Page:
Washington is a state in the Pacific Northwest with a population of 7.6 million people. The state is named in honor of George Washington, who also appears on both the state flag and state seal.

Most of the state consists of vast wilderness. Forests comprise half of the state’s land, and mountain ranges can be found all over Washington. Mt. St. Helens, which famously erupted in 1980, lies only 50 miles north of Portland.

Roughly 4 million people, or 60% of Washington’s total population, lives in the Seattle metropolitan area. This region, as its name indicates, includes Seattle and its neighboring satellite cities.

But Seattle is home to more than just people. The city is infamous for its bed bug problem, and is often listed as one of the worst cities to live in.

Bed Bugs in Washington

Bed bugs are a widespread issue in the US. There are no states without bed bugs, although some are doing a better job to resolve this problem than others.

In Washington, only 1 city has officially made the Orkin list of Top 50 Cities infested by bed bugs–Seattle.

In 2020, Seattle has dropped 4 places on the list, coming at number 43. The state’s efforts to get rid of bed bugs are clearly effective, but the problem still remains.

Luckily, state laws protect you if bed bugs invade your home after staying at a Washington hotel.

Washington Bed Bug Laws

The Washington state has the Landlord-Tenant Act, which requires landlords to employ bed bug prevention and infestation control practices. They must ensure there are no bed bugs before tenants move in.

If an infestation occurs, a landlord must hire licensed professionals to eradicate the problem without requiring the tenant to contribute to the treatment cost. Single-family properties are excluded.

If the tenant’s negligence causes an infestation, they are responsible for paying for pest control services.

Washington doesn’t have bed bug laws for hotels and other similar types of accommodation. However, every hotel’s responsibility is to ensure the premises are safe and habitable.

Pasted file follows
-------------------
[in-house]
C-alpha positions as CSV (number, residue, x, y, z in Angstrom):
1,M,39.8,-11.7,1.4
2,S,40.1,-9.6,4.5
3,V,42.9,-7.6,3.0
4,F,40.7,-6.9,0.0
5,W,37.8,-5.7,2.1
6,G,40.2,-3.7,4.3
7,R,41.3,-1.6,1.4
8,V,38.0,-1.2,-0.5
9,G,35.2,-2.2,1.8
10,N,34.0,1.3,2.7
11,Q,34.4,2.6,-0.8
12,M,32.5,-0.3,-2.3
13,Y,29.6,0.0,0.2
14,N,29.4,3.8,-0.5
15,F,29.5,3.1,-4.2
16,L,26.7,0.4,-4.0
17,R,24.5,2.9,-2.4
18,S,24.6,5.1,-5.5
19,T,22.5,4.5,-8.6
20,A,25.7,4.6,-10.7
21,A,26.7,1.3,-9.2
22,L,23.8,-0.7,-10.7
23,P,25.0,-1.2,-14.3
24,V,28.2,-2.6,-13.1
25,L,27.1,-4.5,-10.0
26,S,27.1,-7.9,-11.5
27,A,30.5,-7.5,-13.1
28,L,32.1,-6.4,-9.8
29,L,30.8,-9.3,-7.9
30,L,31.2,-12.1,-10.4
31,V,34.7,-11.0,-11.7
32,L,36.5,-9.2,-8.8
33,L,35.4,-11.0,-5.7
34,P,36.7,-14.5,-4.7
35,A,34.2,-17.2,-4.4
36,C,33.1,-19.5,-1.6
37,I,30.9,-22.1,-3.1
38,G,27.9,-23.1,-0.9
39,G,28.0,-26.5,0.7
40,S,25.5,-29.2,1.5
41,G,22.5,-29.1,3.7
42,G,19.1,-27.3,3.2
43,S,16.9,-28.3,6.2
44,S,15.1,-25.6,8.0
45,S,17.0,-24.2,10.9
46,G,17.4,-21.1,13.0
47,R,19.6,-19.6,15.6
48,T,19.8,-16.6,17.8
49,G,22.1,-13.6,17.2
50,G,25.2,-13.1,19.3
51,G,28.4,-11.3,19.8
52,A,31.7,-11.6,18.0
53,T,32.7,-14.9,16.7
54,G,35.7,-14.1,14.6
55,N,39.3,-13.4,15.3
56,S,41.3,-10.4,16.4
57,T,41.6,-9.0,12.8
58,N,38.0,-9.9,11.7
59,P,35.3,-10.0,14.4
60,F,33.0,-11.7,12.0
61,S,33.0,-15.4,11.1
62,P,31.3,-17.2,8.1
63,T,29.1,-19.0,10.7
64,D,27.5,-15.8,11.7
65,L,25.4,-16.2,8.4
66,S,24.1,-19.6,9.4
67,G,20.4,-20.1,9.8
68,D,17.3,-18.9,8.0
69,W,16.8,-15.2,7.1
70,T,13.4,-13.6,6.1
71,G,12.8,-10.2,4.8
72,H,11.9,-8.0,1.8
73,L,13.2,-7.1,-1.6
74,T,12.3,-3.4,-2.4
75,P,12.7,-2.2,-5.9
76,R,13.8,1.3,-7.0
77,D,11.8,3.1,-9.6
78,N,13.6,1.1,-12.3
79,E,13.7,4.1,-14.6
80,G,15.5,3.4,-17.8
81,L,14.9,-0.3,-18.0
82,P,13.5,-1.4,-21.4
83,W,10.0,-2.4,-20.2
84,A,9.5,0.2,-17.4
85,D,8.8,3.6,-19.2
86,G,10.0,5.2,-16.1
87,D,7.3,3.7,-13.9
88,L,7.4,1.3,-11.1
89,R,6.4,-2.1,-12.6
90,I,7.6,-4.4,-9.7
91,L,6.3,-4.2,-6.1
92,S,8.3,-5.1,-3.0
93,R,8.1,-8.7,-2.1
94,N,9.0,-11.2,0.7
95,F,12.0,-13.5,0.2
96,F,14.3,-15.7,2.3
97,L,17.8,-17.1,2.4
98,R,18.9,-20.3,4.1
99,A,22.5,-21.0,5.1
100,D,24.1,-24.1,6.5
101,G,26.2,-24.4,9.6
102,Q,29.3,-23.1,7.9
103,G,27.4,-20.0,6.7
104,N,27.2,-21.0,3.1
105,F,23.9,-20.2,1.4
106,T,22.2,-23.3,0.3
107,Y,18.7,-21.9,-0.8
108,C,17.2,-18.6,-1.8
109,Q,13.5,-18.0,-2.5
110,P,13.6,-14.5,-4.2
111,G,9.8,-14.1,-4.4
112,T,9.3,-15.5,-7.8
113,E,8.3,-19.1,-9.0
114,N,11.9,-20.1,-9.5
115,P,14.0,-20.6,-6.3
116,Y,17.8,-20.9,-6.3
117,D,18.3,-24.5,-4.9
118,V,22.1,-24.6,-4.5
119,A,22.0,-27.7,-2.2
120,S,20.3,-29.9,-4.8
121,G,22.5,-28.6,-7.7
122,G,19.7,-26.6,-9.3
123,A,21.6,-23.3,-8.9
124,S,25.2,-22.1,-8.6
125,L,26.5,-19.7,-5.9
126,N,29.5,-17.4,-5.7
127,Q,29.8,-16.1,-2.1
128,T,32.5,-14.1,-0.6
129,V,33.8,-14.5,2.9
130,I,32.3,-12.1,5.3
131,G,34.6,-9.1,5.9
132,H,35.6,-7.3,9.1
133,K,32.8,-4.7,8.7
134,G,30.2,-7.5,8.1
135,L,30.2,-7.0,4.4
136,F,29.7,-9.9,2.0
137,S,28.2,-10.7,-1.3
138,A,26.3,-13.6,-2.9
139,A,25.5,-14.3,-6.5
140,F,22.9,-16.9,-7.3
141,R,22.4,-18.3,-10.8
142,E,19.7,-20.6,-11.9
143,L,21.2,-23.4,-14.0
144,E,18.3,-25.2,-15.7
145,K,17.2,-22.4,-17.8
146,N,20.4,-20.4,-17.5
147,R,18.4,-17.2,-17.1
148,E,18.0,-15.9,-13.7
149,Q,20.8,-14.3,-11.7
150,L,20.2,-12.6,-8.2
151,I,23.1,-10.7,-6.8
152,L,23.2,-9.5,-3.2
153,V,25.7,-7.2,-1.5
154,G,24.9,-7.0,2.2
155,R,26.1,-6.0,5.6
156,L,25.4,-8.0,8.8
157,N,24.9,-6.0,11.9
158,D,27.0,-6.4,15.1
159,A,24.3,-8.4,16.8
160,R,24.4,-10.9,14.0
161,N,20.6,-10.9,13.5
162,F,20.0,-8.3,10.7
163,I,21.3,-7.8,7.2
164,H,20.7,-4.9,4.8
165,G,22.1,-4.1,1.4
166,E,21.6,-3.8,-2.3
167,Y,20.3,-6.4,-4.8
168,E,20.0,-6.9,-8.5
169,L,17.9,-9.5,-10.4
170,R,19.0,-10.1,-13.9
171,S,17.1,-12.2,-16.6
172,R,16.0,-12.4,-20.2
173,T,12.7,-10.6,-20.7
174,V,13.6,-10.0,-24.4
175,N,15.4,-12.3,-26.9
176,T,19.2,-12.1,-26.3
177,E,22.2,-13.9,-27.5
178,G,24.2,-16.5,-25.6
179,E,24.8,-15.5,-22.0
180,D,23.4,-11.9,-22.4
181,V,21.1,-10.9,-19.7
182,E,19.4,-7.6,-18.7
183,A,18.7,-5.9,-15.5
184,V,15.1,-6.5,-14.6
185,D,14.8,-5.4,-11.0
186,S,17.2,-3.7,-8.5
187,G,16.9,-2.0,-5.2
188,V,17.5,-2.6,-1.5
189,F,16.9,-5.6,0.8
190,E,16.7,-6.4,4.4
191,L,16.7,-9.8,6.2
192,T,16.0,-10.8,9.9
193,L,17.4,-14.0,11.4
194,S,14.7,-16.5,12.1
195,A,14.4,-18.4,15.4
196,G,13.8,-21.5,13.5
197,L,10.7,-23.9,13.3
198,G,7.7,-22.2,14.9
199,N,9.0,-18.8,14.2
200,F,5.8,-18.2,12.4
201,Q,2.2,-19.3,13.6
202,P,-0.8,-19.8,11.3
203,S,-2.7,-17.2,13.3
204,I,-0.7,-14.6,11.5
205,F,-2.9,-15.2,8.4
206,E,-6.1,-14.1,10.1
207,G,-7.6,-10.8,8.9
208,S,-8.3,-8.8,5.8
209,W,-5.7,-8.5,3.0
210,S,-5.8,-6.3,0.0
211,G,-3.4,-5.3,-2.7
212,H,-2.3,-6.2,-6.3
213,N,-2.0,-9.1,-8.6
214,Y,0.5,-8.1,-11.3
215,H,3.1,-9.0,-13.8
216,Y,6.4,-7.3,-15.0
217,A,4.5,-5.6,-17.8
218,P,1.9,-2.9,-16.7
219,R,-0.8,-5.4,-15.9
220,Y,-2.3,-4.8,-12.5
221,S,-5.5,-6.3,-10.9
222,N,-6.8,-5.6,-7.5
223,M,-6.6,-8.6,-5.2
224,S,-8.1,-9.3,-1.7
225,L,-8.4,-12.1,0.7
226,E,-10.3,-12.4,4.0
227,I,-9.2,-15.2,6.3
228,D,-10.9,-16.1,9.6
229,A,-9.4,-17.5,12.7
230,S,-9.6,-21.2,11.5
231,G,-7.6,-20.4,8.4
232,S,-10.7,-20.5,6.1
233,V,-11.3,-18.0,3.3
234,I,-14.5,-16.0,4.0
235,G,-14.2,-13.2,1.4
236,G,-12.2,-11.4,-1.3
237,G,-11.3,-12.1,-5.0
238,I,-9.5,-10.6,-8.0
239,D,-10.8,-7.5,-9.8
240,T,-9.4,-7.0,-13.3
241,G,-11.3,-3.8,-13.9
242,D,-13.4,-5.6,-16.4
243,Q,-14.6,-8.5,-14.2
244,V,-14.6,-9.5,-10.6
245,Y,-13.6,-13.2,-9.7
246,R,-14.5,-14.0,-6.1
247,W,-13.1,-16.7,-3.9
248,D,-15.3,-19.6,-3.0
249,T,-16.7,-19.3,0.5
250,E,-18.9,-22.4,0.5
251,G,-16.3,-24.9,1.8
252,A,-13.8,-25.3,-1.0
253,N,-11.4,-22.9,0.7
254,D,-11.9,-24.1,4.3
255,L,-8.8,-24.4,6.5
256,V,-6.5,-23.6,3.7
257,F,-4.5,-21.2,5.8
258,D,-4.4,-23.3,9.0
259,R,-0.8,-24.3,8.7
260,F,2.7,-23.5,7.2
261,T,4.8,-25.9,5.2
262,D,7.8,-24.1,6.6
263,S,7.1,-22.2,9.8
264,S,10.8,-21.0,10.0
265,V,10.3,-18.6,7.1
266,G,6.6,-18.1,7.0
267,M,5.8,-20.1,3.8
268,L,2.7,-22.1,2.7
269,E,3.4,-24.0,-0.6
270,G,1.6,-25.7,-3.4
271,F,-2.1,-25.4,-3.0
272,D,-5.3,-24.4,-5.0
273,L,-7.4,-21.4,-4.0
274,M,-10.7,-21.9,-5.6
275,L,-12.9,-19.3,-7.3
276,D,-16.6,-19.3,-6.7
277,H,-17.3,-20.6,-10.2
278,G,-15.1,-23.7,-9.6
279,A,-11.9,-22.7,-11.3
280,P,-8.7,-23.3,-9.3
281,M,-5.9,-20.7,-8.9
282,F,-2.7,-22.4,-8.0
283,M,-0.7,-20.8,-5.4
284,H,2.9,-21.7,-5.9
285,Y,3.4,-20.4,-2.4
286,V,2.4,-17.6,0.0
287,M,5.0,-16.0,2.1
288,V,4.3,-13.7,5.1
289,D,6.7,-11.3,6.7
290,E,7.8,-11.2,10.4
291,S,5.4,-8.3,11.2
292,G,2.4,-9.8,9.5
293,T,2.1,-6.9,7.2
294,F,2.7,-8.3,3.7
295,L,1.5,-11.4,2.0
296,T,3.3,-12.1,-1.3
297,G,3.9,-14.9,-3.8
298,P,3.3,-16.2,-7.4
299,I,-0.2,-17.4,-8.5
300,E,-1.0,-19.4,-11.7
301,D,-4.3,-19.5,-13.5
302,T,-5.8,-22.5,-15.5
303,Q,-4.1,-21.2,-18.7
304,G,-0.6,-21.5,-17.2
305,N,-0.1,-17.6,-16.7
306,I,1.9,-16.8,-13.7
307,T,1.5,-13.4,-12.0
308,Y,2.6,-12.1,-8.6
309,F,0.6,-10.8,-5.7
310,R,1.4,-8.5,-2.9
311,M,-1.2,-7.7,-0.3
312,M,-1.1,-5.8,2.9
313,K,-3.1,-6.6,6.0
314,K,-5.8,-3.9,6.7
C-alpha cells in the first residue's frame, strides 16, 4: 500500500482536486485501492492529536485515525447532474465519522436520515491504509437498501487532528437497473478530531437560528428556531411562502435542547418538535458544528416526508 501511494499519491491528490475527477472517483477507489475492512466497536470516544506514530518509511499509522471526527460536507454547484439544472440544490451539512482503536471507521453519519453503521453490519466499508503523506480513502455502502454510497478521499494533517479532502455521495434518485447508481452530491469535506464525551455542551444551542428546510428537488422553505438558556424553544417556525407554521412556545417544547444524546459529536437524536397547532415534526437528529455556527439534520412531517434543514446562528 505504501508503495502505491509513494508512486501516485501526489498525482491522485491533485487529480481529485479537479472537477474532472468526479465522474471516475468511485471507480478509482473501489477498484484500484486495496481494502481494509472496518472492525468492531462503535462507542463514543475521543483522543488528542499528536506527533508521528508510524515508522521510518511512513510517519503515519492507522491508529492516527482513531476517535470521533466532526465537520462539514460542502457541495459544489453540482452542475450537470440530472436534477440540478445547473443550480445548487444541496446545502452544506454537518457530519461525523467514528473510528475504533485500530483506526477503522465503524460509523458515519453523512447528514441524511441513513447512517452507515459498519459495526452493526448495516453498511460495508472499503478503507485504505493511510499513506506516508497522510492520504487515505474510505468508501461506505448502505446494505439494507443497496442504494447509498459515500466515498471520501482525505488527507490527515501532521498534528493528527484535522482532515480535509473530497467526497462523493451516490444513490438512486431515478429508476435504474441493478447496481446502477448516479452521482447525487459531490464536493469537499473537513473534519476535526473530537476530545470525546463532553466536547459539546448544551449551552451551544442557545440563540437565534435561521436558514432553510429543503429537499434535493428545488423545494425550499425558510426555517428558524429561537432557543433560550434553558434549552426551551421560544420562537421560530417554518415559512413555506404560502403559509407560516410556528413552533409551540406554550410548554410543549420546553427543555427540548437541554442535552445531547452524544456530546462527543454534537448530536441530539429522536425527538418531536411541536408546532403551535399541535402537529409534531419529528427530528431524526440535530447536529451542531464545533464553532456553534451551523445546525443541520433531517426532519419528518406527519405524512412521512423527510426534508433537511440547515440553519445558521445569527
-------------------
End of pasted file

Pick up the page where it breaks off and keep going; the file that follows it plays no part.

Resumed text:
That means they must keep them bedbug-free, among other things. Guests are within their legal rights to file a lawsuit if this responsibility is not met.

Bed Bug Facts

Bed bugs are small, parasitic insects that feed on human and animal blood at night. They hide from light and warmth during the day, finding shelter in cracks, crevices, and other small spaces where they’re tough to spot.

Depending on their level of maturation, they can be brown or reddish in color. Adult bed bugs are between 5.5-6.5 mm long–to put that into perspective, they are smaller than an apple seed.

Adult females can lay up to five eggs per day and up to 500 eggs in a lifetime. Bed bugs fully develop after 6 weeks. They reproduce incredibly quickly, and since they are experts at hiding, eliminating them is a daunting challenge.

Bed bugs are also master hitchhikers. You can bring them home from hotels, resorts, public transit, anywhere else where they might be nesting. They can climb into your luggage or latch onto your clothes, effectively getting free passage to your home so they can establish a new residence.

Bed bug bites don’t affect everyone the same. While someone may only find them irritating, as they can be very itchy, another person may experience an allergic reaction.

The bites can also be very painful and even lead to an infection, especially after scratching the bite profusely.

Bed Bugs in Washington Hotels

If you’ve brought bed bugs into your home after staying at a hotel in Washington, you might be able to sue and get compensation.

The key is to document the infestation while you’re in your hotel room to prove that bed bugs came from the hotel. Otherwise, you may not have a case.

If you encounter live bed bugs or other signs of an infestation in your hotel room, take pictures and notify the hotel management immediately. The same goes for discovering potential bed bug bites on your body.

How to Check for Bed Bugs

When checking for bed bugs in your hotel room, it’s crucial to do it before unpacking. Put your luggage in the bathtub to prevent potential bugs from getting in.

Check for brown, red, or black spots, as well as yellow skin that they may have shed.

Look for these signs (and for live bugs) in all the following spots:

  • Under the mattress and in the mattress seams
  • In the box spring
  • Beneath the bed sheets
  • Around the bed frame and behind the headboard
  • Under the pillows and cushions and in upholstery seams
  • Around baseboards and inside drawers
  • Behind hanging pictures and in the folds of curtains

If you’ve suffered bed bug bites or a bed bug infestation at home because of a Washington hotel’s negligence, get connected with a lawyer who might be able to help.

We can assess the situation to see if you have a case and if you may be eligible for compensation for your injuries. Keep in mind that we can represent you on a pre-litigation basis only.

Please call us at (855) 733-9217 for a free consultation. There are no fees unless you win your case.

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